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This weekend I tried making salted caramel following a recipe from Bon Appetit's Test Kitchen (The caramel part from https://www.bonappetit.com/recipe/salted-caramel-chocolate-tart).

I noticed a little foam during the caramel formation but it did not give me much trouble at the moment, but later, when I added the butter, everything has gone awfully bad.

I took it off the stove to add the butter but it started to gain a sandy texture and a light yellow color. I put it on the stove again and kept adding butter hoping to solve it but it did not help.

In the end, I resolved by using half a glass of water, that lowered the temperature and melted everything back to a smooth deep amber sauce. After adding the cream and trying to reduce it to remove the added water, it went ok.

What did I do wrong? What happened?

P.S. In the recipe it asks for cream of tartar but I did not have it so I did not use it, is it the cause? I've seen other recipes without it, so I thought it was ok.

  • Generally, if you make a caramel sauce that includes cream (or any other liquid), crystallization after the caramelization is finished is not a big problem, because the crystals dissolve in the added liquid. It is only a problem if crystallization happens before the caramelization is finished or if you want to use the caramel without added liquid. – Tinuviel Dec 2 '19 at 11:00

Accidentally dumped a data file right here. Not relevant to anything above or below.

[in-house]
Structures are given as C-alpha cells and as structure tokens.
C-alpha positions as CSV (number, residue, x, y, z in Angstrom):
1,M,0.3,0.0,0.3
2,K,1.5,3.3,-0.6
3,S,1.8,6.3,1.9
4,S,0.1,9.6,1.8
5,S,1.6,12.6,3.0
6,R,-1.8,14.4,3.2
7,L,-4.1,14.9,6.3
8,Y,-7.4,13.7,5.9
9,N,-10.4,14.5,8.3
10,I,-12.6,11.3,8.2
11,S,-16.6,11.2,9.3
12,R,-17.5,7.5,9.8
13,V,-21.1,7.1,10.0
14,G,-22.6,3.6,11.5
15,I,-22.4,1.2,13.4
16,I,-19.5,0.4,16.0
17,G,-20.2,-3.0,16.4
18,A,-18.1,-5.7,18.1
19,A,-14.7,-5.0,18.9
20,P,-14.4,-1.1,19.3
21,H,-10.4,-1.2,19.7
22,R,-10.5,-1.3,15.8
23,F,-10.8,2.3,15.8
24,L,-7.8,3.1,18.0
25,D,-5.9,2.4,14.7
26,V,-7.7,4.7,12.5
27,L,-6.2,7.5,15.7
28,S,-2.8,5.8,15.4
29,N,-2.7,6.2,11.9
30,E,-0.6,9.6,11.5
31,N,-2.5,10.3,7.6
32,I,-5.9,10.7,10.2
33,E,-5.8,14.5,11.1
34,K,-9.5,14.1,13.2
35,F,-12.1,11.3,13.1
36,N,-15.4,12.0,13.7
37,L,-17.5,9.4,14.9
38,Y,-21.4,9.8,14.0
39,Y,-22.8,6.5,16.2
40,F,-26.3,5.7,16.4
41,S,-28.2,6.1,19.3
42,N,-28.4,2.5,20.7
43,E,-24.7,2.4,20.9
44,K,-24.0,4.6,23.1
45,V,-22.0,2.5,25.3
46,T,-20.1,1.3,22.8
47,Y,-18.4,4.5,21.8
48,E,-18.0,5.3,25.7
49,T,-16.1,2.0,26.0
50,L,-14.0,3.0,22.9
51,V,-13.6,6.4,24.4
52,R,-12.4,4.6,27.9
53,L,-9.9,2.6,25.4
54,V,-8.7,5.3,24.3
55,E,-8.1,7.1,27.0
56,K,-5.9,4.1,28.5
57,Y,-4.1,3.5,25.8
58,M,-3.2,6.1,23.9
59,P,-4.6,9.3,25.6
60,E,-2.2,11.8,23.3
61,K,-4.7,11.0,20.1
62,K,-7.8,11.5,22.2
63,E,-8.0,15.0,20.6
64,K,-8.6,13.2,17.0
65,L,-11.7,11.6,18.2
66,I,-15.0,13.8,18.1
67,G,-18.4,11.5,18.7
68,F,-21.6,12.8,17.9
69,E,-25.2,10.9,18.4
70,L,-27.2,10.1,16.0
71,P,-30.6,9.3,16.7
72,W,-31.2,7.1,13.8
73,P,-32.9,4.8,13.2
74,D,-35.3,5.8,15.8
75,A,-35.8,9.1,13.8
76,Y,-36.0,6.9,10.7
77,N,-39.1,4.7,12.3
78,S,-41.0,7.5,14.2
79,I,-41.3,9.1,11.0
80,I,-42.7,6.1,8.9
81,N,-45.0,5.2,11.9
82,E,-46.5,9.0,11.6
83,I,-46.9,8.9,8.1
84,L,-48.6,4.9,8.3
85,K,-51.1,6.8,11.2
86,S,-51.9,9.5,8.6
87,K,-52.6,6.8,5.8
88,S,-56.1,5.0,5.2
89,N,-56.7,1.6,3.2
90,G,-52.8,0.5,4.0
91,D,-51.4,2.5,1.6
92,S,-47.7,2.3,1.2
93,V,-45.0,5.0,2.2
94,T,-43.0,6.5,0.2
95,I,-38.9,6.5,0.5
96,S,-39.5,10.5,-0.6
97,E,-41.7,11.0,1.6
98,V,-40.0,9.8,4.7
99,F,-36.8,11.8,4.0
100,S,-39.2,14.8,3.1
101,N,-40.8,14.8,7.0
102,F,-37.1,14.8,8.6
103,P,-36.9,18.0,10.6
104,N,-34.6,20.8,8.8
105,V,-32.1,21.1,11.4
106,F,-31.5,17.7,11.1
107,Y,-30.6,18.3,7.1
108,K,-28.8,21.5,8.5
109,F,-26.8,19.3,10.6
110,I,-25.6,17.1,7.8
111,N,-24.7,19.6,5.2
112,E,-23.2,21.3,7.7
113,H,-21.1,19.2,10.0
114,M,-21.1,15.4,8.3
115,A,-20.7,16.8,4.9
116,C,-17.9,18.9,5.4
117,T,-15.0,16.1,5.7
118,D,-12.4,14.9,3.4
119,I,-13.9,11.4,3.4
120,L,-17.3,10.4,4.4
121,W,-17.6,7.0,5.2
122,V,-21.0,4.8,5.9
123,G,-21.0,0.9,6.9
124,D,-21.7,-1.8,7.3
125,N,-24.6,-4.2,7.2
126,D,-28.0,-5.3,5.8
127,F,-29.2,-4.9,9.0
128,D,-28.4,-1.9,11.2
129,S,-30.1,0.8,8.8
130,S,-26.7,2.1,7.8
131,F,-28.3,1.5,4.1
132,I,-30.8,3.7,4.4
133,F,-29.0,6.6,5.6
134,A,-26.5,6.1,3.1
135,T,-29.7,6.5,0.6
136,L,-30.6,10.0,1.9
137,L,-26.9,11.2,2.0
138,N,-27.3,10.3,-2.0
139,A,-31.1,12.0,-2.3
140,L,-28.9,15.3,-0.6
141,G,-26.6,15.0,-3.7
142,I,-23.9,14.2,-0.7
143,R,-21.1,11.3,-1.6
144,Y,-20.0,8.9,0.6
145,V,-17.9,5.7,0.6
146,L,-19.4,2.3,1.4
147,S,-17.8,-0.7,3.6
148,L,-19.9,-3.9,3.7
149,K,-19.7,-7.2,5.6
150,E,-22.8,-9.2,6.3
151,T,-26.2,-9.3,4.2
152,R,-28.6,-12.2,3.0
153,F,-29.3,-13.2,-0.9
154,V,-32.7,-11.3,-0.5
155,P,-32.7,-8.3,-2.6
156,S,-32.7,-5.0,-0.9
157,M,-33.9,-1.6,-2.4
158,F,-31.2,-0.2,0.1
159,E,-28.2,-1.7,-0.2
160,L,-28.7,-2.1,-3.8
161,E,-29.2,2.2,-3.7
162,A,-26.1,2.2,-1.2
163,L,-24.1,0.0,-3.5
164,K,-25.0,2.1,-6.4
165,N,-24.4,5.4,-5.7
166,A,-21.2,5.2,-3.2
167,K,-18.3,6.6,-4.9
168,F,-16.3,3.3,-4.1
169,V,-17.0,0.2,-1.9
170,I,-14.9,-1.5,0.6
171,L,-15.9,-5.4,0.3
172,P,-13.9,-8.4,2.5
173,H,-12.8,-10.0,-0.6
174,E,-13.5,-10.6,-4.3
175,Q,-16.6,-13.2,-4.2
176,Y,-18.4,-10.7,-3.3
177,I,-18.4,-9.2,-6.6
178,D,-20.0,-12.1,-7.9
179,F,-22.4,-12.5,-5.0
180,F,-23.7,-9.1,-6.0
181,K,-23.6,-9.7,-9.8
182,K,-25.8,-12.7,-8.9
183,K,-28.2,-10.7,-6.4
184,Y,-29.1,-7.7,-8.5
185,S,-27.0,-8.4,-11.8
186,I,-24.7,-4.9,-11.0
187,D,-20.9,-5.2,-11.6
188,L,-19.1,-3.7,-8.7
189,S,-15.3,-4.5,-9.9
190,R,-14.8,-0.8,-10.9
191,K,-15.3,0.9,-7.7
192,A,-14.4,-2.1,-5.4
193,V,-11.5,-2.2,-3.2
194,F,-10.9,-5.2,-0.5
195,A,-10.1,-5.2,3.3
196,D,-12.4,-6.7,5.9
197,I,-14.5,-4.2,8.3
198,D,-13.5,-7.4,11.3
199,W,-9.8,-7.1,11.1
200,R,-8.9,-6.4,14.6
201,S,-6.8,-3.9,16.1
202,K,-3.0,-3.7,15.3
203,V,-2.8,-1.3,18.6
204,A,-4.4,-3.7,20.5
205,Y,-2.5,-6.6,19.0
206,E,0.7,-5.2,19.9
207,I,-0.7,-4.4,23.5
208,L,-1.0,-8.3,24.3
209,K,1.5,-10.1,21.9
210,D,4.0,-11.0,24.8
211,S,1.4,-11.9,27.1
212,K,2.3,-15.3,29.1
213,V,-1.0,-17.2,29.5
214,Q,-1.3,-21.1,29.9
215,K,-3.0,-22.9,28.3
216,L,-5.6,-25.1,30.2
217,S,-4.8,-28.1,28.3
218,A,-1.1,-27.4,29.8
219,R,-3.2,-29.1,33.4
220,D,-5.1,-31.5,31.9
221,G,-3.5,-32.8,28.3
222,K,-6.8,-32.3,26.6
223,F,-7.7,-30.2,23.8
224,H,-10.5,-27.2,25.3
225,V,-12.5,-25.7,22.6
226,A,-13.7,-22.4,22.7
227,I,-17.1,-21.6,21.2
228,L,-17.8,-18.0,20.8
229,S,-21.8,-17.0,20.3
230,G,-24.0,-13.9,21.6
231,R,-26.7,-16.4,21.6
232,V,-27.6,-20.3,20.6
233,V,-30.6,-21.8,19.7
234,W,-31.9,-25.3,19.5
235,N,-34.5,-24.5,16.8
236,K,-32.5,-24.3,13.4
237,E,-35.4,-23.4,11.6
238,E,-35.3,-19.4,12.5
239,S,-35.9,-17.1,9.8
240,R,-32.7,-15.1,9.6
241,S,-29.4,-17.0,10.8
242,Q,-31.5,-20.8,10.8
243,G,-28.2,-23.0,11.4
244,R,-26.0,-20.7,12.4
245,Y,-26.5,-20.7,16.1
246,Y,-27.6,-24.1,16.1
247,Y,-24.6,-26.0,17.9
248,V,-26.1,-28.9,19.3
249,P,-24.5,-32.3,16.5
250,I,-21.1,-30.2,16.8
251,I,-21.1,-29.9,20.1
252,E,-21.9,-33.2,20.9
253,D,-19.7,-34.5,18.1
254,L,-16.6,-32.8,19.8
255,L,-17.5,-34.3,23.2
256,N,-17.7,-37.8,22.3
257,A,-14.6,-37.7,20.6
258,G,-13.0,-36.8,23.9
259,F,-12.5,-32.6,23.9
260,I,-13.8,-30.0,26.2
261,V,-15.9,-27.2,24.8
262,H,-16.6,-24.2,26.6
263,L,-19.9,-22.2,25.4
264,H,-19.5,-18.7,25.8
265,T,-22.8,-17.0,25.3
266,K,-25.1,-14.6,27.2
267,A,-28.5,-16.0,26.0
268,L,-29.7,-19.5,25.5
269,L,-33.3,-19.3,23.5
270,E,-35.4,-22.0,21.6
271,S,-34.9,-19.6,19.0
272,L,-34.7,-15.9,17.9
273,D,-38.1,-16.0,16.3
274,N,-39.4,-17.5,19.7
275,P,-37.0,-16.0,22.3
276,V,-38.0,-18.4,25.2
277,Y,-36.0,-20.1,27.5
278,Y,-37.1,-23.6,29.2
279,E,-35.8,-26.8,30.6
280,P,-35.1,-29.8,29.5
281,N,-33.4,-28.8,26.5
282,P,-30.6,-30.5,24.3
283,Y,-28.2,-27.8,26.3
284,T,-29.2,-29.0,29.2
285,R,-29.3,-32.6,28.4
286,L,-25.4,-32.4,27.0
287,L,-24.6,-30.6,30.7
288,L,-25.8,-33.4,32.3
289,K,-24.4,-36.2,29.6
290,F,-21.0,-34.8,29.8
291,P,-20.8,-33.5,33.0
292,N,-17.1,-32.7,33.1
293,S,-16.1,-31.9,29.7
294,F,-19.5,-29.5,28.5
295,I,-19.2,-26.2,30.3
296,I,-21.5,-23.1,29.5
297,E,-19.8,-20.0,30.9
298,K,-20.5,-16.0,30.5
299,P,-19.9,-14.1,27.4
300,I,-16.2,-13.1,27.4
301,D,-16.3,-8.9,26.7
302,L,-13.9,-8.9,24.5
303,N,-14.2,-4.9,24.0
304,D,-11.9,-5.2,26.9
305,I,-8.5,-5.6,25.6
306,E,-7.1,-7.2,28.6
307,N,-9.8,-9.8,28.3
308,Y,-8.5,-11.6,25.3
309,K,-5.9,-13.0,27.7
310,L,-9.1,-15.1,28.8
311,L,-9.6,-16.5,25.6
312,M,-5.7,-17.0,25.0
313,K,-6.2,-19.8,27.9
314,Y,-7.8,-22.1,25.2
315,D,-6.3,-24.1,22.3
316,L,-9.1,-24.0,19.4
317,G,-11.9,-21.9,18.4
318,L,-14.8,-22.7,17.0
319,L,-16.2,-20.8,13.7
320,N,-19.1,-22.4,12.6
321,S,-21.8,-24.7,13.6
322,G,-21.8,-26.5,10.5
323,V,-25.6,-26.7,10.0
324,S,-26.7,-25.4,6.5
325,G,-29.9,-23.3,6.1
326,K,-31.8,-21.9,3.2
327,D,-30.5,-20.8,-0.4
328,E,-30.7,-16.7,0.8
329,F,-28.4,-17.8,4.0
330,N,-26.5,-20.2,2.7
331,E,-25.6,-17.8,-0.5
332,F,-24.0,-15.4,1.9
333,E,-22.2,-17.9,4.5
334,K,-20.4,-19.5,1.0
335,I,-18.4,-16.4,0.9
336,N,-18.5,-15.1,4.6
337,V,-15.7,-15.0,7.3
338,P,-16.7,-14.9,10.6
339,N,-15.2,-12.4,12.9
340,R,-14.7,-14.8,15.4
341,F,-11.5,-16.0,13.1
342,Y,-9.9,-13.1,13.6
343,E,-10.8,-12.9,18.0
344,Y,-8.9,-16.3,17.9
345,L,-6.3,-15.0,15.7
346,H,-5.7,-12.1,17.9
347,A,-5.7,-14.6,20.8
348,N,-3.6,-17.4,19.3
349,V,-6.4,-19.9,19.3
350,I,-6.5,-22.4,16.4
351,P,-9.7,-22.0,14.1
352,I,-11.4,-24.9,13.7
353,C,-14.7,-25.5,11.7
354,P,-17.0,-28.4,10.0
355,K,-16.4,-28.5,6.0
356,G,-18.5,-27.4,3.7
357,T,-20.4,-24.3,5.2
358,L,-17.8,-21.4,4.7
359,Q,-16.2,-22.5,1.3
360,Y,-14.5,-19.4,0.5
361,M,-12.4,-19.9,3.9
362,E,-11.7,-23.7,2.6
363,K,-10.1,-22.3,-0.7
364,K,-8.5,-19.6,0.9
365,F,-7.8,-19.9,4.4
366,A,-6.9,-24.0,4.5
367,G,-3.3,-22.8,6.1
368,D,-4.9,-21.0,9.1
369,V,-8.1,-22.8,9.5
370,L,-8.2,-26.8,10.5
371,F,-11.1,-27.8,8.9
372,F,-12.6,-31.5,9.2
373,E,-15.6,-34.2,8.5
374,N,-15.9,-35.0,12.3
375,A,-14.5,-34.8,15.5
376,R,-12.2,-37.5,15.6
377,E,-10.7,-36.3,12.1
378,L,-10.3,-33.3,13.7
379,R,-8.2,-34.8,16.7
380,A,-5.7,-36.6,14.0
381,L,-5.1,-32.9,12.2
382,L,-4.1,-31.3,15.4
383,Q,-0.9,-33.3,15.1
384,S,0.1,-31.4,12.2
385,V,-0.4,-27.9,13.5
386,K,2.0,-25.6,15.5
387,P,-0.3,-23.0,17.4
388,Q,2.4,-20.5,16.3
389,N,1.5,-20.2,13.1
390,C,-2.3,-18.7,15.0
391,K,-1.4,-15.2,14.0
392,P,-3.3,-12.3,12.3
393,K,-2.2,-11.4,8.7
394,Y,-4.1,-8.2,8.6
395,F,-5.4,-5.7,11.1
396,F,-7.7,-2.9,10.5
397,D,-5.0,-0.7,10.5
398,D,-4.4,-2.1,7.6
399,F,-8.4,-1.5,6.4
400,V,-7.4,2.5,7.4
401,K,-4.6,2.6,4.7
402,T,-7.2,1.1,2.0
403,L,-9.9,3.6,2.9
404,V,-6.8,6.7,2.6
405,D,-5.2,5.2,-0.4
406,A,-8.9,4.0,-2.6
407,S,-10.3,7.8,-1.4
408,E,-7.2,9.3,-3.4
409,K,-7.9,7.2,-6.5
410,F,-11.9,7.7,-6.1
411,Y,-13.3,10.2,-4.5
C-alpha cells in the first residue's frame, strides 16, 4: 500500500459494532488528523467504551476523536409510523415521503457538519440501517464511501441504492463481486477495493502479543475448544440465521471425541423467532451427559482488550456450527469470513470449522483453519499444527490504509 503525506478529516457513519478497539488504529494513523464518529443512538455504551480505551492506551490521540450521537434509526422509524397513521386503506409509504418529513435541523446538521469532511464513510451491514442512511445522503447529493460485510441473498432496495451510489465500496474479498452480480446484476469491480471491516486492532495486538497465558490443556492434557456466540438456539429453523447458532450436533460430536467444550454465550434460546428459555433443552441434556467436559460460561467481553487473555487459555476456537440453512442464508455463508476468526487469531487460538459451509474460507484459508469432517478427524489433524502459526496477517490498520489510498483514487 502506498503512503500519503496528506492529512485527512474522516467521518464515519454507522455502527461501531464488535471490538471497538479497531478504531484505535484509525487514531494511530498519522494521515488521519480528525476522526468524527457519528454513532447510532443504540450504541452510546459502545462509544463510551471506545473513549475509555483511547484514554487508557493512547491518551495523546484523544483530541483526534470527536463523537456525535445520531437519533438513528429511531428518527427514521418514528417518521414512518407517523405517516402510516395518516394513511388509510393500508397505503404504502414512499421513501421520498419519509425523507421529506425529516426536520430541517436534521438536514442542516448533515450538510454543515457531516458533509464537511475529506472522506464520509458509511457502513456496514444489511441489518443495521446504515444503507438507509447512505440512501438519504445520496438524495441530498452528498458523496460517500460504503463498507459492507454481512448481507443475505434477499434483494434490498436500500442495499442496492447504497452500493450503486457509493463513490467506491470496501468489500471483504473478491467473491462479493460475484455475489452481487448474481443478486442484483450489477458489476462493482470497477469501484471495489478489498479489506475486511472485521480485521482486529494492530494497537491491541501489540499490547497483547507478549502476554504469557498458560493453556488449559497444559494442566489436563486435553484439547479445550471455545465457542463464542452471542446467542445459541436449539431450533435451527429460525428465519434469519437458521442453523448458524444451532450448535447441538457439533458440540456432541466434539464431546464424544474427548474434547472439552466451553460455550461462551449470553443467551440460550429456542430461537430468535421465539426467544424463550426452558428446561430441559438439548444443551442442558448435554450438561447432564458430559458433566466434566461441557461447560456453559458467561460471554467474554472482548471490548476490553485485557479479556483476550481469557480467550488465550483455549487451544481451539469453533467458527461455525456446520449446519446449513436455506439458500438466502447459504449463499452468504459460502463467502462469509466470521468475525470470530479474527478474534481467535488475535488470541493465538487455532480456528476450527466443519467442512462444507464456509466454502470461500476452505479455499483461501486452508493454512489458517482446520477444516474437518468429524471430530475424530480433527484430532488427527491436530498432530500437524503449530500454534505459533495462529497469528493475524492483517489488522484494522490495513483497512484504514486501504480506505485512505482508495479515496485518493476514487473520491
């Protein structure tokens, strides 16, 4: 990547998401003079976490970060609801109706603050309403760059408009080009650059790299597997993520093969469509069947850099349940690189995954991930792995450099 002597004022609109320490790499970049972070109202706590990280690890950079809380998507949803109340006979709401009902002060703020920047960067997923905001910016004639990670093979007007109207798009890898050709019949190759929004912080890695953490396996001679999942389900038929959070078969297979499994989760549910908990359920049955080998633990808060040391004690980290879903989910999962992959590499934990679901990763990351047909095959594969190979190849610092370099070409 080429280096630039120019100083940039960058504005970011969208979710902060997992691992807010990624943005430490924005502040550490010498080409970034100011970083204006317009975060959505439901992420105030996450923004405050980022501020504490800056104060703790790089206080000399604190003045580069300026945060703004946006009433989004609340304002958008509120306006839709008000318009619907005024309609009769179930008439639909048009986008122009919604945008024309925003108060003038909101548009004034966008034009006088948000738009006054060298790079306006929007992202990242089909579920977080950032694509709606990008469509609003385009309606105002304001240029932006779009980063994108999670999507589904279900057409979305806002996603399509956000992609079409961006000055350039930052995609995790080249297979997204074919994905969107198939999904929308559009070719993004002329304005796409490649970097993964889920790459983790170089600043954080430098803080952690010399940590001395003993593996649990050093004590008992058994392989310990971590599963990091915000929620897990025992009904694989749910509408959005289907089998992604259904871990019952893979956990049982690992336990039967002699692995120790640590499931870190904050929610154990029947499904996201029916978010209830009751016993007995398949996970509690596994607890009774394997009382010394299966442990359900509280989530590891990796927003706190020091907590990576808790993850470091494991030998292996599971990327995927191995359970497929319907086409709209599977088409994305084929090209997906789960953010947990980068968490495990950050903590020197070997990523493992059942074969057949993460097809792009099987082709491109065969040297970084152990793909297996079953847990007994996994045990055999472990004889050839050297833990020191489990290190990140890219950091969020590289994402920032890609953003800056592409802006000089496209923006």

• @Tinuviel Could I have avoided the water and go straight to the cream? the amount was really small, I halved everything in that recipe because I didn't need as much. – bracco23 Dec 2 '19 at 11:03
  • Oh you're right, it is a very small amount, I didn't notice before. You could have first added the cream, and then added more water if the cream is not enough to dissolve everything. – Tinuviel Dec 2 '19 at 12:00
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Acids, such as cream of tartar, can interfere with the formation of crystals by inverting sugars. Without it, you need to be more careful/lucky...

To quote Cooks Illustrated [It's for simple syrup but point still holds]:

Simple syrup crystallizes when enough of the sugar molecules stick to one another that they become insoluble in the water... To find a more effective solution, we had to understand why these additives helped. The cream of tartar and lemon juice are both acids that are able to break down sugar molecules into glucose and fructose in a process called inversion. So not only were fewer sugar molecules available to cluster together in our doctored syrups but the newly present glucose and fructose were physically blocking the remaining sugar molecules from one another.

  • I thought about using lemon juice, but I was not sure how much to avoid the taste. Also, how much is luck and how much is skill? I have so many questions. – bracco23 Dec 2 '19 at 10:51
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    Don't use too much -- try it. Generally, when you get a recipe, the first time you should follow it exactly. And practice making caramels. – Batman Dec 2 '19 at 11:10
  • thanks, I'll definitely try more times to get better at it. – bracco23 Dec 2 '19 at 12:01

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